Pre-diabetes is an early mild form of Type 2 Diabetes, where the blood has higher levels of glucose than normal, but not yet high enough to be considered to be diabetes. Pre-diabetes has the proper medical name of Impaired Glucose Tolerance (IGT). It is quite common with estimates of undiagnosed diabetes or pre-diabetes reaching up to 4% of the population (that’s 1 person in 25). Symptoms are usually so mild that a person is unaware of the condition until they are screened for diabetes (see Diagnosis of Diabetes). Pre-diabetes can usually be treated with diet, exercise and lifestyle changes (i.e. no pills, no insulin). If successful, these treatment plans can often prevent its progression to full Type 2 Diabetes for years or decades. However, pre-diabetes is never really “cured” by these lifestyle changes, it is simply dormant or slow-progressing; the risk of progression to Type 2 Diabetes remains if the patients discontinues proper treatment of Pre-diabetes.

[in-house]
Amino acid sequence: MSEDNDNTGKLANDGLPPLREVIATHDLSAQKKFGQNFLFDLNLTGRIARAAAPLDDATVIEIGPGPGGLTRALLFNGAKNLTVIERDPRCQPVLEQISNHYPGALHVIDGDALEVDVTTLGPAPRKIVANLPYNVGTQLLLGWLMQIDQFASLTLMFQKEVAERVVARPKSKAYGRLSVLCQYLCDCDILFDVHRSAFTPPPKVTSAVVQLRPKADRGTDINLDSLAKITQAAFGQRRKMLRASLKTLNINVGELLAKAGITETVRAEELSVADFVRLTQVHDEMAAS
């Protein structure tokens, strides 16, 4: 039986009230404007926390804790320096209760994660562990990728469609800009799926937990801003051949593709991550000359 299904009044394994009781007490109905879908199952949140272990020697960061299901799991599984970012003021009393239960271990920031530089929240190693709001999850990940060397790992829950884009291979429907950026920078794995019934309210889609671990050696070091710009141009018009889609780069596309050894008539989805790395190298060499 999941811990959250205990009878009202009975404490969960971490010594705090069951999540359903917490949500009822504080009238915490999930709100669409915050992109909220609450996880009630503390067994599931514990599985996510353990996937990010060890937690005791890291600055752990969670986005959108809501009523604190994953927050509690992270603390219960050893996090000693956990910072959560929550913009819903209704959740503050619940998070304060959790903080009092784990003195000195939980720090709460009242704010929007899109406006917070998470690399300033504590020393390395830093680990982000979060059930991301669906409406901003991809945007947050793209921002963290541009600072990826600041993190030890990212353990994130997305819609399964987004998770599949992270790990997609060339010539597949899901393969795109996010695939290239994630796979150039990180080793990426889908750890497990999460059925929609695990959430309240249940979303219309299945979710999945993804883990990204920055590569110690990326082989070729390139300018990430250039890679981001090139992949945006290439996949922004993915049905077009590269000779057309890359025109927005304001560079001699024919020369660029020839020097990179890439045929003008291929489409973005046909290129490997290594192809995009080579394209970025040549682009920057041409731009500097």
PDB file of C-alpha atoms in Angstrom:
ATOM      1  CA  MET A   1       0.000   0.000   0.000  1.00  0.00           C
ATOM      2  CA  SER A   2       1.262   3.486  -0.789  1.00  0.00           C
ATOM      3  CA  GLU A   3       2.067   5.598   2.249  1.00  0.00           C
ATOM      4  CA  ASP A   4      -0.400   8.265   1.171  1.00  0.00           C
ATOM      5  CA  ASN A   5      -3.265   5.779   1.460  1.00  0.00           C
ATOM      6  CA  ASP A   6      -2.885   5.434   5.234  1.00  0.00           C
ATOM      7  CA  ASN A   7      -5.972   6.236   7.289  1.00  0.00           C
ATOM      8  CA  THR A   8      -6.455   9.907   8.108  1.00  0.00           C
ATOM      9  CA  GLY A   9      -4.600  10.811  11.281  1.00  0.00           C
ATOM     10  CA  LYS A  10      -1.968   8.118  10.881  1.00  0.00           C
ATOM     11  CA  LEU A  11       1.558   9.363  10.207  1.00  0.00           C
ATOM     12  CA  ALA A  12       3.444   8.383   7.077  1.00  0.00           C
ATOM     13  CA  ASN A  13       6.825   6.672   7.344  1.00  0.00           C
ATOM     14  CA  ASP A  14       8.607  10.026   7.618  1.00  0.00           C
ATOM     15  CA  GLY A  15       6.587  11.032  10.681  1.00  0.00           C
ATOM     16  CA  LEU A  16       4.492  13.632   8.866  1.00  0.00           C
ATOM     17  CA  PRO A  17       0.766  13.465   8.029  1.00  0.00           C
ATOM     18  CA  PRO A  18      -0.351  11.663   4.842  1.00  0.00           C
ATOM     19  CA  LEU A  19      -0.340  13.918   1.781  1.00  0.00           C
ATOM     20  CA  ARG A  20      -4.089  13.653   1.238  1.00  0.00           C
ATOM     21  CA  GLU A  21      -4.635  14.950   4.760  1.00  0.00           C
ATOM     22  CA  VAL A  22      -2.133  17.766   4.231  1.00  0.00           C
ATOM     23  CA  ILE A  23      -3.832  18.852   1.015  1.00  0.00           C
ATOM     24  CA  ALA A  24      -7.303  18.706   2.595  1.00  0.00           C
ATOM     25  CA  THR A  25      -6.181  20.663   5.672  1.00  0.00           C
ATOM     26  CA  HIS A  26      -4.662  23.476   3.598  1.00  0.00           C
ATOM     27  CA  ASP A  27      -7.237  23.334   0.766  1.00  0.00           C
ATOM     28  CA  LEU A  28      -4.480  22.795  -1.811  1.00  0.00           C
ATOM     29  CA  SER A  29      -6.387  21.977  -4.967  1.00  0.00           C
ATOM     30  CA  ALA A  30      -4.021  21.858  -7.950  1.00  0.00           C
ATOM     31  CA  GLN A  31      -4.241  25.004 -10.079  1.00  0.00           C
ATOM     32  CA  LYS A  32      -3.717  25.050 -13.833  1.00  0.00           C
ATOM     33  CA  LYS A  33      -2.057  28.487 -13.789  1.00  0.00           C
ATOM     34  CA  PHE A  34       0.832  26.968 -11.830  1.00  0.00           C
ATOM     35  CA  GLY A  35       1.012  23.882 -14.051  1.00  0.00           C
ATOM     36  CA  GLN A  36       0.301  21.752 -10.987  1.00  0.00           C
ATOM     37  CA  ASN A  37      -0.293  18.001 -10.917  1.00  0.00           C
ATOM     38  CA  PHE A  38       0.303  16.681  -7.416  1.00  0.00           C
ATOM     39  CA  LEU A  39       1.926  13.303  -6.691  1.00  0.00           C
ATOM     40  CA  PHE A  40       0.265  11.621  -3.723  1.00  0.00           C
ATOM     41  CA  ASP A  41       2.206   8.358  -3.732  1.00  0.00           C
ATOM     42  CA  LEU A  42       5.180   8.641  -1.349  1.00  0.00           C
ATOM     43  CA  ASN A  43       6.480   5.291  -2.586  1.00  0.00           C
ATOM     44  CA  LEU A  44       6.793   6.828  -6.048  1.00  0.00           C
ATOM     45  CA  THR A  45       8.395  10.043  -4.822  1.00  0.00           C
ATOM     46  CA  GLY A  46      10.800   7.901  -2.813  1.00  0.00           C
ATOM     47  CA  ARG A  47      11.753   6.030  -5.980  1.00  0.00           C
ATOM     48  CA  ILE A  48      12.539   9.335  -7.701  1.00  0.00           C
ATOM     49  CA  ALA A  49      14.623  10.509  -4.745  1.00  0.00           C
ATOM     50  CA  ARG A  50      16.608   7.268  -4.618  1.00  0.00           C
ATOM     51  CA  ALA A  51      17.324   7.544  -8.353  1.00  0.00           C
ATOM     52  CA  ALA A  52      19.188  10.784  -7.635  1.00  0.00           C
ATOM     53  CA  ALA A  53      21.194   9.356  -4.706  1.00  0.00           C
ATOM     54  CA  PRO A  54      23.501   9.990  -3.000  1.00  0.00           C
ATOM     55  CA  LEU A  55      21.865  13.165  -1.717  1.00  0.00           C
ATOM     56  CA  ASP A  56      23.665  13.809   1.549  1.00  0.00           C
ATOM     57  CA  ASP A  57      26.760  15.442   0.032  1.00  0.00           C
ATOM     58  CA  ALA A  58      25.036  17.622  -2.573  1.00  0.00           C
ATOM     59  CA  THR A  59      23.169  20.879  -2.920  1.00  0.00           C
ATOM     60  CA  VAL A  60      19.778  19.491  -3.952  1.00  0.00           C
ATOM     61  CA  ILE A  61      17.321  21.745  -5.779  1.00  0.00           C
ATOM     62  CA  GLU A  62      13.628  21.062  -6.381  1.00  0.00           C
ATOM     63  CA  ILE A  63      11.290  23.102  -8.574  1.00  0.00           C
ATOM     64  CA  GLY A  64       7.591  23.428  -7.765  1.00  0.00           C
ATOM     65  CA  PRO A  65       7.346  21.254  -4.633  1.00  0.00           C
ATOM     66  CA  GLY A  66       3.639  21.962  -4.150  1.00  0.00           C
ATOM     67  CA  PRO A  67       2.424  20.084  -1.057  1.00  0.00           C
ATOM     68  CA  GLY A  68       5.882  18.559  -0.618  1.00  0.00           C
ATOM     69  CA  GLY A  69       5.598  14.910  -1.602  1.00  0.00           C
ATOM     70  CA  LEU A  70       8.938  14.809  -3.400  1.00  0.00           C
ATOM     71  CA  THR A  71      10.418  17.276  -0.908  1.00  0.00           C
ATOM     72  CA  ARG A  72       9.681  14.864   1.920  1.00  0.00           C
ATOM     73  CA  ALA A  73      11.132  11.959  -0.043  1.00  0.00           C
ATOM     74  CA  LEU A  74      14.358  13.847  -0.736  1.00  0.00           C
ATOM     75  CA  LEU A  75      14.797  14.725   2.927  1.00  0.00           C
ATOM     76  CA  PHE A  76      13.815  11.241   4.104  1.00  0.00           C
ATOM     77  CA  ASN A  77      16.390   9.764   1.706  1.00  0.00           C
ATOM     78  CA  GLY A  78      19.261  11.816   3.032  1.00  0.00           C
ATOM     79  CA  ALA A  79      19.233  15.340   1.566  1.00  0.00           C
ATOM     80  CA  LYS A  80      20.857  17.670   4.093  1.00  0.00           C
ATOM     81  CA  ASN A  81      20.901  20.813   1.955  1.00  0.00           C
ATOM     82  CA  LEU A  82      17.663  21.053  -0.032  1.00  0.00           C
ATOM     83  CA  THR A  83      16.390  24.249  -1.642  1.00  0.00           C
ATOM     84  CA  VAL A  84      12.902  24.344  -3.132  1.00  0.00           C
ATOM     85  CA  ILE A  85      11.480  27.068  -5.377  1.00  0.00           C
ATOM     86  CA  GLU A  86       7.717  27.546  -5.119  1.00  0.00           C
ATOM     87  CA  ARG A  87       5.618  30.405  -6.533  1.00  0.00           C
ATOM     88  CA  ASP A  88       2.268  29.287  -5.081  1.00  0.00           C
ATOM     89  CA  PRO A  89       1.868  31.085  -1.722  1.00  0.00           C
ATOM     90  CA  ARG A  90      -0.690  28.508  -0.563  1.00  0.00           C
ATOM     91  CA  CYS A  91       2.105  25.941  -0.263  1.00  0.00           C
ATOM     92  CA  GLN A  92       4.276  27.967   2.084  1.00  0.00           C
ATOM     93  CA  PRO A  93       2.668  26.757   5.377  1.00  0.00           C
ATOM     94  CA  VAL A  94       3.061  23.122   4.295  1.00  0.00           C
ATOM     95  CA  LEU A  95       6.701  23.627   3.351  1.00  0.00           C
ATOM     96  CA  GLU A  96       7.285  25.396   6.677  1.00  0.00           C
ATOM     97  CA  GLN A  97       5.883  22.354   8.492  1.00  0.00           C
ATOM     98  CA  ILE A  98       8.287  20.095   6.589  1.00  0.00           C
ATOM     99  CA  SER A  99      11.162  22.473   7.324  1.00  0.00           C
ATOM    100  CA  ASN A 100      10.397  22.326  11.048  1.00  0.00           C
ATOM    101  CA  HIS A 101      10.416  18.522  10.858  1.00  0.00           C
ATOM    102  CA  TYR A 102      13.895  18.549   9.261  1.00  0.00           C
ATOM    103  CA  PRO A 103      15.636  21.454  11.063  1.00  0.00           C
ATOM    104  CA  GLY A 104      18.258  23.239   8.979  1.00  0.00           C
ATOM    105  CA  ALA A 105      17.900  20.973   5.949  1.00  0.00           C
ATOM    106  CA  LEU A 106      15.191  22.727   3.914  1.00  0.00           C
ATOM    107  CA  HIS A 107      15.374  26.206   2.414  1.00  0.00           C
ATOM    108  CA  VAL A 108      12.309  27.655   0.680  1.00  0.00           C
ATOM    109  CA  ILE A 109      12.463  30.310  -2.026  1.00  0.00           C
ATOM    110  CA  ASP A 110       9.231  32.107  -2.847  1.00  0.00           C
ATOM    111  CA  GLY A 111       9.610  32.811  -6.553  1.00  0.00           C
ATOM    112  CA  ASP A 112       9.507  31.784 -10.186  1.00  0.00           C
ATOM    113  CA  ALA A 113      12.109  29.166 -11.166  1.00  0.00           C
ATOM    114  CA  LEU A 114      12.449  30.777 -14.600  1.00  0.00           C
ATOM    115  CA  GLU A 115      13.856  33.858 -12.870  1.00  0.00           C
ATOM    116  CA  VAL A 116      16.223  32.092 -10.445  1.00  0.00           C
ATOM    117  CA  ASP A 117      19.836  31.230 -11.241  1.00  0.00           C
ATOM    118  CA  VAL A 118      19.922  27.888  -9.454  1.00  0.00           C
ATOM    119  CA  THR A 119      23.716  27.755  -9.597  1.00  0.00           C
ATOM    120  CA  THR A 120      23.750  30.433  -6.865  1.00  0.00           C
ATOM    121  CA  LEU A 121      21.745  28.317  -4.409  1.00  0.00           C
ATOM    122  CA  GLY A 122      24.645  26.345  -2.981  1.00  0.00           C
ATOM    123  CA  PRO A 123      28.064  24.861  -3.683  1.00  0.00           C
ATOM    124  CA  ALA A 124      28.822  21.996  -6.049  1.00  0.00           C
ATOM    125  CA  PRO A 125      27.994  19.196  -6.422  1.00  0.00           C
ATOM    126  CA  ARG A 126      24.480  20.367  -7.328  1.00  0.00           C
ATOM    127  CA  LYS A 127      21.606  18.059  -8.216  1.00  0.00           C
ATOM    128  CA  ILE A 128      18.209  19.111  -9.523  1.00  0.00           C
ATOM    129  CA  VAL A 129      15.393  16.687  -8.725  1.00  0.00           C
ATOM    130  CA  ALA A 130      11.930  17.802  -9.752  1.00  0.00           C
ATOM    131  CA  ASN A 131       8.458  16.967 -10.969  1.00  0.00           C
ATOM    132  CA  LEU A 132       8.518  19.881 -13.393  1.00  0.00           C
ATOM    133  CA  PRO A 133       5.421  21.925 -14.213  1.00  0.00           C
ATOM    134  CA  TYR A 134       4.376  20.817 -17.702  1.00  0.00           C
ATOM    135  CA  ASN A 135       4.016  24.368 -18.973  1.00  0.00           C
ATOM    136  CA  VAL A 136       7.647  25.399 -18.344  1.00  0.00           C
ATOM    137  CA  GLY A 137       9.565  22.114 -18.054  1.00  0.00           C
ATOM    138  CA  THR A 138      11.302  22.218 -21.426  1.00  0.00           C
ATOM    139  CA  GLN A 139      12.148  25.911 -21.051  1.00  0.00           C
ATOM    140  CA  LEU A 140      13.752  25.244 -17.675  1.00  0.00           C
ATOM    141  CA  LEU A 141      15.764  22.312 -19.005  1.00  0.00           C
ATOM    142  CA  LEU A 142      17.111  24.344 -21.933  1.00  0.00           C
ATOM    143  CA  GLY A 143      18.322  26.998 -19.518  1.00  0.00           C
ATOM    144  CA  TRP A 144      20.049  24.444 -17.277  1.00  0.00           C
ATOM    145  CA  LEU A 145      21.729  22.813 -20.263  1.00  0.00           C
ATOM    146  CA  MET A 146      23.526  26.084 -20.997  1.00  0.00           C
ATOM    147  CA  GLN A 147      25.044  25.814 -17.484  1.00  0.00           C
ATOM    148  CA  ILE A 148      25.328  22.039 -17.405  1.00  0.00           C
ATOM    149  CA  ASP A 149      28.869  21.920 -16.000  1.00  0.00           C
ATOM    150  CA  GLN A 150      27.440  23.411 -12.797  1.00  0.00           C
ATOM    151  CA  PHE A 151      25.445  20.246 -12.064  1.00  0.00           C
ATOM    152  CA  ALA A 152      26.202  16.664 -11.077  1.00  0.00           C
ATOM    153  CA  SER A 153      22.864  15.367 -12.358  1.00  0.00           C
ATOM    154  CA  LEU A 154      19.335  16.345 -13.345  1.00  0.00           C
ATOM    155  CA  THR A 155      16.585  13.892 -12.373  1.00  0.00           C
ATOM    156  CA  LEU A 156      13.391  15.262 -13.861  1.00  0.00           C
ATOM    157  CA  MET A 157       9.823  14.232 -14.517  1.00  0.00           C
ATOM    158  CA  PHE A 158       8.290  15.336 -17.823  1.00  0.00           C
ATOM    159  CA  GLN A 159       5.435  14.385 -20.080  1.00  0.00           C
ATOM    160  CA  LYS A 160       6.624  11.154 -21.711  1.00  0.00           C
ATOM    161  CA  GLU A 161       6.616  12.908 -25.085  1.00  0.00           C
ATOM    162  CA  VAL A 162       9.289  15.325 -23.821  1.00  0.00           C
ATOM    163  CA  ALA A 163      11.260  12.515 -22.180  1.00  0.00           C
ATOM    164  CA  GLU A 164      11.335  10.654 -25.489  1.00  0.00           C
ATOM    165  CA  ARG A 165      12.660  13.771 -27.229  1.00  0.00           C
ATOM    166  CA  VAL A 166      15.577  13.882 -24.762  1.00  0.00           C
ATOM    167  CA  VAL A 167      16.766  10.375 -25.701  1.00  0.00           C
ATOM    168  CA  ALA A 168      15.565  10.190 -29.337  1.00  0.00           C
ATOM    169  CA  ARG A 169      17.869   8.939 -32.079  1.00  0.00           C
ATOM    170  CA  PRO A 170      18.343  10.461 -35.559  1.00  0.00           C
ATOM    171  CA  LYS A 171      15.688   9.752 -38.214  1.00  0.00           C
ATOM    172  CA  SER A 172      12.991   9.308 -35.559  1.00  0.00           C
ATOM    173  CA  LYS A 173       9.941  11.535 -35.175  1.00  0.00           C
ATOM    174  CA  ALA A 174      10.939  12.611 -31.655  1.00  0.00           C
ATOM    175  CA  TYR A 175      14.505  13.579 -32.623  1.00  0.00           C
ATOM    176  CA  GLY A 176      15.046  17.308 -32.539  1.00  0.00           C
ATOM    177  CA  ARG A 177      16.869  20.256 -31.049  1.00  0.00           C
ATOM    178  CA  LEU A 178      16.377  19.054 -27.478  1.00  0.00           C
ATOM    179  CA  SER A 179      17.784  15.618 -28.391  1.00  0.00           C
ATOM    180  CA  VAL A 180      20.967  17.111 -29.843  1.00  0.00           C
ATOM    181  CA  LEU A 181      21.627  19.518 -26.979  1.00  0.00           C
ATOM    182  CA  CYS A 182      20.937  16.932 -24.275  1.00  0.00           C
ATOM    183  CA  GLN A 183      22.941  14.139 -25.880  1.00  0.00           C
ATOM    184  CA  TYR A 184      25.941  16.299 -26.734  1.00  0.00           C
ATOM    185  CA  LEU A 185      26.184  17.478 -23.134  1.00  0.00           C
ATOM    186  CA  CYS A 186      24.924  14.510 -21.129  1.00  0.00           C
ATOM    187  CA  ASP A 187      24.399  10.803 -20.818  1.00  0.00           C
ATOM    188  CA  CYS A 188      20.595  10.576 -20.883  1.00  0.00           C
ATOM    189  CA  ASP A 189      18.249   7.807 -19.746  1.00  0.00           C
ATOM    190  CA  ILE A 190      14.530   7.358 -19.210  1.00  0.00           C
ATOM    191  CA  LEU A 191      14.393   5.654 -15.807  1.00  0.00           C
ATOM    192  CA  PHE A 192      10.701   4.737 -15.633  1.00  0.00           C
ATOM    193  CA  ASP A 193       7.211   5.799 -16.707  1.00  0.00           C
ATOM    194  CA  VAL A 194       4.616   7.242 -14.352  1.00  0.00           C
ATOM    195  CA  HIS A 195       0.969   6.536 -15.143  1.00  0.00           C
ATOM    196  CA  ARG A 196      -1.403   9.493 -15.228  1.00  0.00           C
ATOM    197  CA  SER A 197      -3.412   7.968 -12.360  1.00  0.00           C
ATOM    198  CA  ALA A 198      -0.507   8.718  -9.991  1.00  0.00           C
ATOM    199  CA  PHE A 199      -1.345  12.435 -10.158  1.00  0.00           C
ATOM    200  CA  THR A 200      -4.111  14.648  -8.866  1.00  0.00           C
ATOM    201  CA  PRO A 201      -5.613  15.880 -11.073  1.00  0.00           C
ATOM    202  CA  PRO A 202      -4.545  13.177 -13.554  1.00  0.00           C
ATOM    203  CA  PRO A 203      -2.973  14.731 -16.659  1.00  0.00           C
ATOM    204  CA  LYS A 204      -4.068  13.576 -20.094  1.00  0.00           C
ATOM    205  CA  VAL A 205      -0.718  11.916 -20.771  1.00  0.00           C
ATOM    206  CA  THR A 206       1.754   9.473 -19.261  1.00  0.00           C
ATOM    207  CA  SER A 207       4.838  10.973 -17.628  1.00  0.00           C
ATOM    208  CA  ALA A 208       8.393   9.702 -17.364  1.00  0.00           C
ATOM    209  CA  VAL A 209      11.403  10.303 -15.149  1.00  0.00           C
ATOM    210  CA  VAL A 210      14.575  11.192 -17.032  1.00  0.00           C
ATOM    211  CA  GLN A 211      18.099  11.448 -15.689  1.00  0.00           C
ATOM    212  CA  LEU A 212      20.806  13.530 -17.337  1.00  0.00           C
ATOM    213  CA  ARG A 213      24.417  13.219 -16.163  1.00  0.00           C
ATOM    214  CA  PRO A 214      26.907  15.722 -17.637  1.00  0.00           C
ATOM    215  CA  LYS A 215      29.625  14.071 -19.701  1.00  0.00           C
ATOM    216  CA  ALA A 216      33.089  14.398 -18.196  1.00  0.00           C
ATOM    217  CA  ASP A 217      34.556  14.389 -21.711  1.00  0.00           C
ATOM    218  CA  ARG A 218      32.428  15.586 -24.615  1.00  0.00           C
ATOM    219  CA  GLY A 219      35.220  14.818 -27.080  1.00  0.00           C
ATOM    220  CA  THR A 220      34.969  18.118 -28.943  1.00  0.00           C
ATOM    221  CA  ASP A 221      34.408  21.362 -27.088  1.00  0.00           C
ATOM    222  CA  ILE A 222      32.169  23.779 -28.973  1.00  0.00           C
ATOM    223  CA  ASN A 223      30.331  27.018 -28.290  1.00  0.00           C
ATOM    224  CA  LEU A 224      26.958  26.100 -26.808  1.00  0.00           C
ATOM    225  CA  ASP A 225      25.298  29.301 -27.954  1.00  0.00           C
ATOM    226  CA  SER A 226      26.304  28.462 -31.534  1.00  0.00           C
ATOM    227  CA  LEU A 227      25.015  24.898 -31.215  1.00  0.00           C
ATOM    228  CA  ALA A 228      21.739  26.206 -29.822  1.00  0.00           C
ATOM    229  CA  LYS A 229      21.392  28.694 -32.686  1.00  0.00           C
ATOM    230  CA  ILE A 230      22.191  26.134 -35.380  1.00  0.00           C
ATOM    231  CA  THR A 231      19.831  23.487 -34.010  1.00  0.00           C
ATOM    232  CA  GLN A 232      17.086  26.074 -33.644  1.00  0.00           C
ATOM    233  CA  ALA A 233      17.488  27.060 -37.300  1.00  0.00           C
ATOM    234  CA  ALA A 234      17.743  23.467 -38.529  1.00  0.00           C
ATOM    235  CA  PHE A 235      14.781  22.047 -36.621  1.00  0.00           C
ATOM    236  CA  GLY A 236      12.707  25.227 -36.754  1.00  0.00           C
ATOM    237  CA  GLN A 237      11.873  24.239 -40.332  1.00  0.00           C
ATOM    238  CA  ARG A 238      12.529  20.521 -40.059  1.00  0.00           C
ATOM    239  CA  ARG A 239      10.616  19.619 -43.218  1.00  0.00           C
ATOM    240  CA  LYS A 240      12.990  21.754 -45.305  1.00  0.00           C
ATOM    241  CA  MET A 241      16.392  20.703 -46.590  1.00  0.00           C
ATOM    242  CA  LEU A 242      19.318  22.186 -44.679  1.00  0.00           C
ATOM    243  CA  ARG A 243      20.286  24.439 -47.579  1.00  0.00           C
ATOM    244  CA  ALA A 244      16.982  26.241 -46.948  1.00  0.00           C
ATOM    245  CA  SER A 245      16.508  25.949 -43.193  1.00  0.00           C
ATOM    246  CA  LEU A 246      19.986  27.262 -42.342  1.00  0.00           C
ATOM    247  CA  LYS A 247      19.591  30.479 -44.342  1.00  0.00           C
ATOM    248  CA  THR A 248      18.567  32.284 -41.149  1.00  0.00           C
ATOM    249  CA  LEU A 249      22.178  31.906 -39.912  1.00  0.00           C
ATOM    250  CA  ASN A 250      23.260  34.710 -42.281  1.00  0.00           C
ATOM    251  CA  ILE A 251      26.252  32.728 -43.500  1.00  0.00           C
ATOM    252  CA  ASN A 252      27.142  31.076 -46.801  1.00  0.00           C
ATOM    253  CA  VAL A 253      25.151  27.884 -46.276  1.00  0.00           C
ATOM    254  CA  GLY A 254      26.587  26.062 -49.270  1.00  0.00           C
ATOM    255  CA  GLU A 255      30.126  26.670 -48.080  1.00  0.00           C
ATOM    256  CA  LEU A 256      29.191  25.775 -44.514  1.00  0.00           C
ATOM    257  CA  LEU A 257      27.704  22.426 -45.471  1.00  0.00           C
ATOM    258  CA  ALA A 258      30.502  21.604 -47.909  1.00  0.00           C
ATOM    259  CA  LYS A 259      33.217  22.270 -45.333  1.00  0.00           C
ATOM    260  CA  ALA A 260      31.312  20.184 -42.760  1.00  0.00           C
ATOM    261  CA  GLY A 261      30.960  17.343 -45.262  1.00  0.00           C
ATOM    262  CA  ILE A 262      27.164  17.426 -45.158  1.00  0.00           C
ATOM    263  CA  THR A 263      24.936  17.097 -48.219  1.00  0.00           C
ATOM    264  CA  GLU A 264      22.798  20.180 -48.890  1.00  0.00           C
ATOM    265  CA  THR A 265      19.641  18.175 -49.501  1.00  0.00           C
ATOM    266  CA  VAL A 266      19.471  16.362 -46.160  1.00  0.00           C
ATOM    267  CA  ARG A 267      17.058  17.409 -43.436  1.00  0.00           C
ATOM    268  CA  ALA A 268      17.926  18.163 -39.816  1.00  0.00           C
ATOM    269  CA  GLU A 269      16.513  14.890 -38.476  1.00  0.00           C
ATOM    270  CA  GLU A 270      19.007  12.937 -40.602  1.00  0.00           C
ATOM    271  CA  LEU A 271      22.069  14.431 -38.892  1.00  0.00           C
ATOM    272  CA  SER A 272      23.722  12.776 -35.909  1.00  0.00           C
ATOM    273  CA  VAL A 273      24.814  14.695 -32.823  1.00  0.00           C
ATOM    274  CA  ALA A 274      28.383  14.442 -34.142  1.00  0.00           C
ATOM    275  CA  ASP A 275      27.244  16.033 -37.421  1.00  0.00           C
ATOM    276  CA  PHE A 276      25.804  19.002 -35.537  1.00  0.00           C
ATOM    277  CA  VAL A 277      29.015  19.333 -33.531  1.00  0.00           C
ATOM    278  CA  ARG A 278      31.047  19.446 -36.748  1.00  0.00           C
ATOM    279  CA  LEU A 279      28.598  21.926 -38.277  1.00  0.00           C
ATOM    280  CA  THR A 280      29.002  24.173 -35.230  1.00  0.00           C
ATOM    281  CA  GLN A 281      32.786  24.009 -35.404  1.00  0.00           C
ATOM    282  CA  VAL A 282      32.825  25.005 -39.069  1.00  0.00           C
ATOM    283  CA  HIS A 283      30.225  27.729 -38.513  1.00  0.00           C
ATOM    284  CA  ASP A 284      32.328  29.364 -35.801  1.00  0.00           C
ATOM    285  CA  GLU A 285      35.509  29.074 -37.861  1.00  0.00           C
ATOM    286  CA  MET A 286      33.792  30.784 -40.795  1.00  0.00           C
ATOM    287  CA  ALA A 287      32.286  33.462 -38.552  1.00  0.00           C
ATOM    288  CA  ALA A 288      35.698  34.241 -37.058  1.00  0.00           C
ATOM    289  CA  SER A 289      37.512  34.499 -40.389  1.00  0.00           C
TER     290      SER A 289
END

- Type 2 Diabetes: Type 2 Diabetes is the most common form of diabetes and the less severe of the two most common forms
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- Diabetes: Diabetes is a metabolic disease where the body loses the ability to properly process sugars (glucose). The full medical name
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- Insulin: Insulin is a prescription medication used mainly in the treatment of Diabetes, particularly Type 1 Diabetes. Insulin also has some
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